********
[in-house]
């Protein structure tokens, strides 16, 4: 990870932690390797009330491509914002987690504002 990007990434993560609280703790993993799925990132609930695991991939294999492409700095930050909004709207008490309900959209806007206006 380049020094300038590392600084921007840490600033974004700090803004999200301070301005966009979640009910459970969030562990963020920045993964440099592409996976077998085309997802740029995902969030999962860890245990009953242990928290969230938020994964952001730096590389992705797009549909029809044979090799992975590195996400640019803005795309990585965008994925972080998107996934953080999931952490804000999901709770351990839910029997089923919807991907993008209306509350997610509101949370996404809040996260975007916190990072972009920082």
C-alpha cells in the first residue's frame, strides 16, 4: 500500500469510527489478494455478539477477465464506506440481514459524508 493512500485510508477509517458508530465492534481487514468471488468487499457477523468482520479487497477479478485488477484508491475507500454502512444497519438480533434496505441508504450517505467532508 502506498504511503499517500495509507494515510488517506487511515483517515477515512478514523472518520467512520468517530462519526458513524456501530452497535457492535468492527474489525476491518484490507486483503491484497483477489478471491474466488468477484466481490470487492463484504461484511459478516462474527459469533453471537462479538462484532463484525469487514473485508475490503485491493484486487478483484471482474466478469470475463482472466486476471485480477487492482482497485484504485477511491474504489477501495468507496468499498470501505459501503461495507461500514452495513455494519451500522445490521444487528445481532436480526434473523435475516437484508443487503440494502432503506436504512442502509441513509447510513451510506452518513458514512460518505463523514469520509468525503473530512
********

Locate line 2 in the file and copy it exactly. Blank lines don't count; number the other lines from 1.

């Protein structure tokens, strides 16, 4: 990870932690390797009330491509914002987690504002 990007990434993560609280703790993993799925990132609930695991991939294999492409700095930050909004709207008490309900959209806007206006 380049020094300038590392600084921007840490600033974004700090803004999200301070301005966009979640009910459970969030562990963020920045993964440099592409996976077998085309997802740029995902969030999962860890245990009953242990928290969230938020994964952001730096590389992705797009549909029809044979090799992975590195996400640019803005795309990585965008994925972080998107996934953080999931952490804000999901709770351990839910029997089923919807991907993008209306509350997610509101949370996404809040996260975007916190990072972009920082």